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Francis 2 – a wasted opportunity

February 17, 2015

By Basket Press

Finally we have the long awaited second Francis Report and what do we make of it?

OK, I’m grateful that it happened at all, as the history of whistle blowing and attempting to raise concerns in the NHS is appallingly bad, as I think we all know. But will Francis make any changes to that? Will this report make any practical difference?

On the positive side, it is in many ways as thorough as you would expect, sets out the relevant legal framework and context, took contributions from a significant number of NHS staff and former staff (disclaimer – I was one of them) and surveyed even more, and highlights that there are some, albeit a very small number, of instances of raising concerns having a good outcome.

But, and it is a very big but, what I find disturbing is the sheer scale of negative experiences documented and the nature of those experiences – figure 3a on p54 shows the level of bullying and victimisation, the lack of support, the counter-allegations made and the cultural issues, which I will return to – and the extremely deleterious effects on people’s health and well-being and finances and careers. In fact chapter 3 makes very scary, and oddly familiar, reading, with the disparity between what staff say and what employers, or even professional bodies, say being as wide as ever. Still, it is a positive that Sir Robert makes all this abundantly clear (see 4.2 for example) and was obviously affected by what he heard and read.

The cultural problems within the NHS (and as highlighted by Andrew Smith in The Guardian in other organisations) are mentioned repeatedly, but I do not feel the true scale and extent of these is acknowledged, while undue emphasis is given to employers’ protestations that things aren’t really that bad and that they are changing. On several occasions (5.2.5 or 5.3.18, for example) Sir Robert refers to existing policies or documents which are supposed to assist and support staff in raising concerns but shies away from considering why and how these appear to be ineffective. The prevalence, and probable increase, in bullying is also highlighted, but again Sir Robert shies away from the uncomfortable truth that ALL NHS organisations already have anti-bullying policies and procedures and does not address either the efficacy of these or their implementation.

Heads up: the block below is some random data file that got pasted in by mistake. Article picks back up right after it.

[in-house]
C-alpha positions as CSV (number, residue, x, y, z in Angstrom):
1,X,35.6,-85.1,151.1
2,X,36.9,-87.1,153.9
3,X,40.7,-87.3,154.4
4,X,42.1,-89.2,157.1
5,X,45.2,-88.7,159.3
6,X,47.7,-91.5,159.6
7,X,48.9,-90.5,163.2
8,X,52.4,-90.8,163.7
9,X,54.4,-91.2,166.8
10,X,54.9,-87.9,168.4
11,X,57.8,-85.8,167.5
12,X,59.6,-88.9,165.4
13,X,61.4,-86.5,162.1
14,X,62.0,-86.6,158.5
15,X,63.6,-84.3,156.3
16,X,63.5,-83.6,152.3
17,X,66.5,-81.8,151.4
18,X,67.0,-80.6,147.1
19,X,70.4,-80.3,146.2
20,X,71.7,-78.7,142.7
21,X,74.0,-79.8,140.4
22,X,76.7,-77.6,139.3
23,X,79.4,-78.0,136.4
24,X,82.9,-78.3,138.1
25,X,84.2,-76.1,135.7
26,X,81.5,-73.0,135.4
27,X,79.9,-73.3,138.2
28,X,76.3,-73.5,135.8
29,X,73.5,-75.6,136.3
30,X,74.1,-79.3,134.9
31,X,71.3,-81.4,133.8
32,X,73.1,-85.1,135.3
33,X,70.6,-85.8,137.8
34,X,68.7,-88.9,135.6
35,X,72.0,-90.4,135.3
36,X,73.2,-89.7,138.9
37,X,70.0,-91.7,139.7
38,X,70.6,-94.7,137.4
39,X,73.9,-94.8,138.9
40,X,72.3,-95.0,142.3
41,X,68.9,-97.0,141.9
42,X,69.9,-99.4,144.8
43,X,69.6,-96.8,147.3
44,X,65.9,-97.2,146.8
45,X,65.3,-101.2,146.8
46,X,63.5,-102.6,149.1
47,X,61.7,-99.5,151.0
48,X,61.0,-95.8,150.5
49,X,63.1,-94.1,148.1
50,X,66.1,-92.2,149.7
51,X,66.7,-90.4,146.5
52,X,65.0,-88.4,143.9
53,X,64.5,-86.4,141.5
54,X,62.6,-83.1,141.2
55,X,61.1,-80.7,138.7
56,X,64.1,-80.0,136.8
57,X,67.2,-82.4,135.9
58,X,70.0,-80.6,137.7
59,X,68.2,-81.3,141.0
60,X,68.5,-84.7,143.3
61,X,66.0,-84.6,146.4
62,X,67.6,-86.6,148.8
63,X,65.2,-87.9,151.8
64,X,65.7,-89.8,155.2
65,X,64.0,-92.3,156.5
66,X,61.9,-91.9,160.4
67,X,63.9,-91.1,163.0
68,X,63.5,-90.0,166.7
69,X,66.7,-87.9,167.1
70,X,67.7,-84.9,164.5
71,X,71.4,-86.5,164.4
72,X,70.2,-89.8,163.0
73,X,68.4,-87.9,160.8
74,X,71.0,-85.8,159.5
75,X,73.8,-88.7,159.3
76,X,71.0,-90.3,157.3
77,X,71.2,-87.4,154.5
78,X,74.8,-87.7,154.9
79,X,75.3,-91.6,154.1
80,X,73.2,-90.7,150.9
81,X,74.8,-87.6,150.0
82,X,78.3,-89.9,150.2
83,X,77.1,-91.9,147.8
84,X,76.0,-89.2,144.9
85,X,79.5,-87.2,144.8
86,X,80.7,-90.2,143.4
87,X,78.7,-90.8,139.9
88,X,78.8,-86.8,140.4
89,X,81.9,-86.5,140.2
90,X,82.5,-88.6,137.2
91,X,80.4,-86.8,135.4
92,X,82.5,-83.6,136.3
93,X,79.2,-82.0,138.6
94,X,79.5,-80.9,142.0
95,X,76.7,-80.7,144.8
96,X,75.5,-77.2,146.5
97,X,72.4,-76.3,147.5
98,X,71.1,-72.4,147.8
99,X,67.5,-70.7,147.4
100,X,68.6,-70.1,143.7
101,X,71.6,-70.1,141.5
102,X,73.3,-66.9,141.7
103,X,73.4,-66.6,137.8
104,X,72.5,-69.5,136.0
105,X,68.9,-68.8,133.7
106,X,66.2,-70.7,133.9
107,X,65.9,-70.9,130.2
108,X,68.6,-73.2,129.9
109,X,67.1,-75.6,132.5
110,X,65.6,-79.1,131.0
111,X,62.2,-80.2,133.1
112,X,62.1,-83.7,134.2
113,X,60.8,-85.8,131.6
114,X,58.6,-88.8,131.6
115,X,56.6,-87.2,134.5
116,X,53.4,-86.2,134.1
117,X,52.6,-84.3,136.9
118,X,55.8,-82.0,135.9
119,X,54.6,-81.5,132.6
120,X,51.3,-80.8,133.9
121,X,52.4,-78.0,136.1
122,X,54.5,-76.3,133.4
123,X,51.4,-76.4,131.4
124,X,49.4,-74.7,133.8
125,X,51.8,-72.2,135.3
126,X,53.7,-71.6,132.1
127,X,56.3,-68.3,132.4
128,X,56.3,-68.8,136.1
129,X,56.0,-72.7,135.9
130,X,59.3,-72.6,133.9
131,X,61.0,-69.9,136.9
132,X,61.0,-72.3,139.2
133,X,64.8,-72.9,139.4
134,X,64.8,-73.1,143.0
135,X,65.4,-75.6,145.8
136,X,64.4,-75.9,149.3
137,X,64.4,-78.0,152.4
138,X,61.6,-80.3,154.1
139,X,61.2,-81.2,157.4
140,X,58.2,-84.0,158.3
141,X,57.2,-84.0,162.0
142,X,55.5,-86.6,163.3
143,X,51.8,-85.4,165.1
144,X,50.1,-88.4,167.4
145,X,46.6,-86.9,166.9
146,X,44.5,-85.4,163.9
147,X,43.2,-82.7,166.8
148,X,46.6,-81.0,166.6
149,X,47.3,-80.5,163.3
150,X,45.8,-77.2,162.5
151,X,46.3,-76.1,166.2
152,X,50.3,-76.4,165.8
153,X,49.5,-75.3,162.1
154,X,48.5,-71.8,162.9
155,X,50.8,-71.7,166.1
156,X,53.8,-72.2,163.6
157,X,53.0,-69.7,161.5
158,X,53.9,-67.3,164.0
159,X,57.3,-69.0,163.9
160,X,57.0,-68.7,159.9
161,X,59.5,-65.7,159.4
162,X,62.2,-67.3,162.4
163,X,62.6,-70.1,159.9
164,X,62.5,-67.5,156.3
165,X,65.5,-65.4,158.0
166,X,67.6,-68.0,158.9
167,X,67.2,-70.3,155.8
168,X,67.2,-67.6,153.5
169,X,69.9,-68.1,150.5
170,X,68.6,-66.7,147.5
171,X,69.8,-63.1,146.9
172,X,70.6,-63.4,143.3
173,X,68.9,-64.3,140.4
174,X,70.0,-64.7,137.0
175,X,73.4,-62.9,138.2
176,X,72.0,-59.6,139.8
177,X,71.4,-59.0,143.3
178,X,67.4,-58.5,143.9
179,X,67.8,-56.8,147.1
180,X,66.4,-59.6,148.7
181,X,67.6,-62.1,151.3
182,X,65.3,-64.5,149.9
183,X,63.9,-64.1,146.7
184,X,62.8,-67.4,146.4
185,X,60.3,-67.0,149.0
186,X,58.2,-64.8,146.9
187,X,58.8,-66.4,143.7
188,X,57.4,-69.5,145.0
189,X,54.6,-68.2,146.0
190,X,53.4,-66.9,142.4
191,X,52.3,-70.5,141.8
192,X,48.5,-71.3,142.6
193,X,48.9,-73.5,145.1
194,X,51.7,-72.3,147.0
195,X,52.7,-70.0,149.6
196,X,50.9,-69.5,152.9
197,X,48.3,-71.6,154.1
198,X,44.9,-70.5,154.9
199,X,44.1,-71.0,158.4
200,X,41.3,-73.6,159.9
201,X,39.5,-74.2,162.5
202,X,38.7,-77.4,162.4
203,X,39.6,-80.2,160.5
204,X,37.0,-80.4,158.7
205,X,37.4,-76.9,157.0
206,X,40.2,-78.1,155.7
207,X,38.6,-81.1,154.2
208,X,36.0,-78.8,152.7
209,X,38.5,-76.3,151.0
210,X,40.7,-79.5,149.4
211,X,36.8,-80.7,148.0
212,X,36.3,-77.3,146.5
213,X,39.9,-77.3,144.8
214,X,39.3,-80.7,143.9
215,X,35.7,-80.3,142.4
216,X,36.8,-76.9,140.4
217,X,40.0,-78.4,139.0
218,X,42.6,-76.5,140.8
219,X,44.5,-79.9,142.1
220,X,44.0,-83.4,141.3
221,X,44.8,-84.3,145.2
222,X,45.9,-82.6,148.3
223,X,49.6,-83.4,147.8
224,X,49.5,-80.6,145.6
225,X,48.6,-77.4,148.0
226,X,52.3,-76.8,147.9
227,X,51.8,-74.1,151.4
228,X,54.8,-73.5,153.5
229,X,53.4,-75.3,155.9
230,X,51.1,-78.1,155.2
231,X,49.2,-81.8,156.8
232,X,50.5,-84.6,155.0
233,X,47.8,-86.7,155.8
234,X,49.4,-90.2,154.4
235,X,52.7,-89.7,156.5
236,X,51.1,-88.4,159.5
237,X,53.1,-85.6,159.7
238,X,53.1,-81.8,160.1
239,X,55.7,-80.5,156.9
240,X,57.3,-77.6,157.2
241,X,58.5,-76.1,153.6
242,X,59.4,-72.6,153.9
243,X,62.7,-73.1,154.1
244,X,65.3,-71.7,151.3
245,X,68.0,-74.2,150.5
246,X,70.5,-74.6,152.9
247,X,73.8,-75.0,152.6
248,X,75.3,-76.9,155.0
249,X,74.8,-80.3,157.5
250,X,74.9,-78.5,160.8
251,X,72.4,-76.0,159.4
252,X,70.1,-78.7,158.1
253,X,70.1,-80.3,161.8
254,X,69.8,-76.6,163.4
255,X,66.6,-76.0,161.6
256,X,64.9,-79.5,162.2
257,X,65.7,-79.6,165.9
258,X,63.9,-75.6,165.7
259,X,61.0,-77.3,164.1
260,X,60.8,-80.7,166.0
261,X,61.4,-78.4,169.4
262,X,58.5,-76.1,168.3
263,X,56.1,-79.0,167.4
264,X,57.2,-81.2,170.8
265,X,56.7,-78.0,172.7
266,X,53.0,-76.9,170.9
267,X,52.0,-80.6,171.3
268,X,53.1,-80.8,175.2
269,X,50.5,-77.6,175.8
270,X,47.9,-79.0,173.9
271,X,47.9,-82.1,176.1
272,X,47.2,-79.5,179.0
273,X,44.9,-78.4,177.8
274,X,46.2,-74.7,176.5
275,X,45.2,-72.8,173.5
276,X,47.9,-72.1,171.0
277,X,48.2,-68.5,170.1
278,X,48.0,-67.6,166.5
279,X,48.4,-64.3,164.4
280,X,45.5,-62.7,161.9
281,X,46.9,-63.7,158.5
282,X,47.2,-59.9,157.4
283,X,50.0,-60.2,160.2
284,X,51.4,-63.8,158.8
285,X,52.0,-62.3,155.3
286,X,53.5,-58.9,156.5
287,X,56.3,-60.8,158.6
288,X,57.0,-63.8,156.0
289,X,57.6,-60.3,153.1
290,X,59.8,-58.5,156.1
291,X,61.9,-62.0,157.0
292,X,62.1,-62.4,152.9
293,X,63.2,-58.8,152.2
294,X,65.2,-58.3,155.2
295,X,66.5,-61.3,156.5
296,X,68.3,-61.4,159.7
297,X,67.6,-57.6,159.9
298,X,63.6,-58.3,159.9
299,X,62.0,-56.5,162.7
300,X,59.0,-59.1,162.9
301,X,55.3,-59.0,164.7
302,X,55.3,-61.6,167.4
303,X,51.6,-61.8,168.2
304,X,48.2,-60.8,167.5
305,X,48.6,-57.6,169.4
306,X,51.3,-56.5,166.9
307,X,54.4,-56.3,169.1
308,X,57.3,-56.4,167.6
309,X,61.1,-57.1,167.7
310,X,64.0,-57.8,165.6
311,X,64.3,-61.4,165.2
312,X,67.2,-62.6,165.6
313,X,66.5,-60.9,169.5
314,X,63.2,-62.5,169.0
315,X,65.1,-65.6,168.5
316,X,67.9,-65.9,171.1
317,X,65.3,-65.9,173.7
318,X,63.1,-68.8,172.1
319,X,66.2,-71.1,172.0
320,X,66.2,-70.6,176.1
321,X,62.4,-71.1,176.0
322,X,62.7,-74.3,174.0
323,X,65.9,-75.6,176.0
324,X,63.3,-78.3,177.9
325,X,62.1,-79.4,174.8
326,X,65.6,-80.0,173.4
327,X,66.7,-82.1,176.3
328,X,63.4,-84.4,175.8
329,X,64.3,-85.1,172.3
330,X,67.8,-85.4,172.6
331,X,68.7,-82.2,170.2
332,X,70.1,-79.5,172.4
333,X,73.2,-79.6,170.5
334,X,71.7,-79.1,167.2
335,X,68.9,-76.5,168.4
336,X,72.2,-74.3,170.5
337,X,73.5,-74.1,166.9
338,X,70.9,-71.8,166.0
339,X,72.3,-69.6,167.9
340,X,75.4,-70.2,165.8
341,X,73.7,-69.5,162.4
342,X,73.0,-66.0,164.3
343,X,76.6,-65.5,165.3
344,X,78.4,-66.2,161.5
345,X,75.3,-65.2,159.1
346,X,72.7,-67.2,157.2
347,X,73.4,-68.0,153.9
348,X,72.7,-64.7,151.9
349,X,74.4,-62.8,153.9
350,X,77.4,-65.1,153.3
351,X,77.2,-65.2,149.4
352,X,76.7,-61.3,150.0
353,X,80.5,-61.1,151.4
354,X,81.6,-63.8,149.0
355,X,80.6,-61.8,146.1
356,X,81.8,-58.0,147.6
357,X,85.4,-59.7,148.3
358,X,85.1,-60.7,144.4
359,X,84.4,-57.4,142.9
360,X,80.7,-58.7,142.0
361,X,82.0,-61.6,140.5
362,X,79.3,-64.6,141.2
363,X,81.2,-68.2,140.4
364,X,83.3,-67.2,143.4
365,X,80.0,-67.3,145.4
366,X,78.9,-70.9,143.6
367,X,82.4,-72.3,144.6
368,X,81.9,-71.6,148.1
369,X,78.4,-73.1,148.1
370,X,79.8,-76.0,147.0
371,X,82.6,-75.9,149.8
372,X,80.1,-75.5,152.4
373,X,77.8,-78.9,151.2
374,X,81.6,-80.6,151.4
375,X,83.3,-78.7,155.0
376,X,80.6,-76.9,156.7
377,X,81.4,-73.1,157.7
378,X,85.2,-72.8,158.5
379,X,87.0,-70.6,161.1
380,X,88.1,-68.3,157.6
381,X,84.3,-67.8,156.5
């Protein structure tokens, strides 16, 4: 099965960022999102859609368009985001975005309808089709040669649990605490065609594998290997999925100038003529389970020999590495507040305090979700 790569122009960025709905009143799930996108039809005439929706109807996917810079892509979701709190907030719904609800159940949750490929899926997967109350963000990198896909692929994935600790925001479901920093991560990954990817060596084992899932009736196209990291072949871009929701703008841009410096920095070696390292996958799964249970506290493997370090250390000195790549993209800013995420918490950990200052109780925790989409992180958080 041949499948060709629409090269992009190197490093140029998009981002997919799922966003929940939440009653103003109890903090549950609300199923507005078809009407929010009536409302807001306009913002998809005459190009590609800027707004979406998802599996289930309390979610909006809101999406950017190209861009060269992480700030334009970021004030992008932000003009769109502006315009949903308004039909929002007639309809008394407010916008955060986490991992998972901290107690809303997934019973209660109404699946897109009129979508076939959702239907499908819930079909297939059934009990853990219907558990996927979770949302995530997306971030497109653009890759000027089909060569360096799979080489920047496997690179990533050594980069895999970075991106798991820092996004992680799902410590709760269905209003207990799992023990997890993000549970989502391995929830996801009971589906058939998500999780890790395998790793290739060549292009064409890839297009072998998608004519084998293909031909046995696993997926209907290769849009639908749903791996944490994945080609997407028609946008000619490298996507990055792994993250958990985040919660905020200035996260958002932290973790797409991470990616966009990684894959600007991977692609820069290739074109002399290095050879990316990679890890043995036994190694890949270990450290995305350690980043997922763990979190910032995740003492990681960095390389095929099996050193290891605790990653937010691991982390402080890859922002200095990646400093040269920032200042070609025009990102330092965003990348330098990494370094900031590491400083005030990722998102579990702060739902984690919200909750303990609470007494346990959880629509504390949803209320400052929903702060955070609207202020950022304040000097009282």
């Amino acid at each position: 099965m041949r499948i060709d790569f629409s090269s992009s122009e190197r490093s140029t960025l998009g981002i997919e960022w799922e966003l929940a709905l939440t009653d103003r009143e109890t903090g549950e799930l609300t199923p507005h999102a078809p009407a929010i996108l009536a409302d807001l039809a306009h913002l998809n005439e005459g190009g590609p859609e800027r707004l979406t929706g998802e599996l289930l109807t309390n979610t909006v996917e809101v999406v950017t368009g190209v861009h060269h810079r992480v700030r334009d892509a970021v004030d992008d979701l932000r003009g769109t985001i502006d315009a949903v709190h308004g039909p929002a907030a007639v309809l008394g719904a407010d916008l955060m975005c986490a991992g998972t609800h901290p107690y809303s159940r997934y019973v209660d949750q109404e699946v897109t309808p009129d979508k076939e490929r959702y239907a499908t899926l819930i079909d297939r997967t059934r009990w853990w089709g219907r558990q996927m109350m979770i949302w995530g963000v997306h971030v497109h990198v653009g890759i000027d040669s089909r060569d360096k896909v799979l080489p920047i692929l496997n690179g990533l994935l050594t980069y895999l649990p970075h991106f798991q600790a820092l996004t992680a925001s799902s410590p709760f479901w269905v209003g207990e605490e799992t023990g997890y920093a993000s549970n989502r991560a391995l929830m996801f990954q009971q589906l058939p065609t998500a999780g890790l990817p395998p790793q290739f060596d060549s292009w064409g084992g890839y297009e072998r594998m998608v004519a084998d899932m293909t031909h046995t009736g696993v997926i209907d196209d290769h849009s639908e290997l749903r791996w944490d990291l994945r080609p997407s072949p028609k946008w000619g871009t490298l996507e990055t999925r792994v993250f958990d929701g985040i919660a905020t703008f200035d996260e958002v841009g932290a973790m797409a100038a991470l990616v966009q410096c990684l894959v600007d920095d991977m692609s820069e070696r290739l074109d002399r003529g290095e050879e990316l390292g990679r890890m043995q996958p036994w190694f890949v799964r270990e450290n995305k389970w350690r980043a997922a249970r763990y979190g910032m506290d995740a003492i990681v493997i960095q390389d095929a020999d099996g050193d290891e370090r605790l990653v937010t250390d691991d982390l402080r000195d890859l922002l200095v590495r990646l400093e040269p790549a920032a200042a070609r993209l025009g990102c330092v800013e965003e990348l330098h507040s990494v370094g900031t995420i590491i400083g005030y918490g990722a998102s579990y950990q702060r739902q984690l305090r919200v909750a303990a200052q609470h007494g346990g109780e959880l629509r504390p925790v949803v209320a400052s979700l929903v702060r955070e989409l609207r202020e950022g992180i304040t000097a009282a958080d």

Hoary old chestnuts about “leadership” and its “visibility” are trotted out, without really defining what that means, nor acknowledging that current leaders can be part of the problem and that many of us would be glad never to see or hear them because of that and would view increased “visibility” as snooping on the basis of past behaviours.

Suggestions about good habits, such as reflective practice, are what some of us were already doing. However these are often targeted by management as “inefficient” use of time and discouraged or even banned (as happened to the nurses in my old service). The discussion of improving the handling of cases is pretty unarguable, but I still wonder why the suggested best practice isn’t already happening – all that information is out there.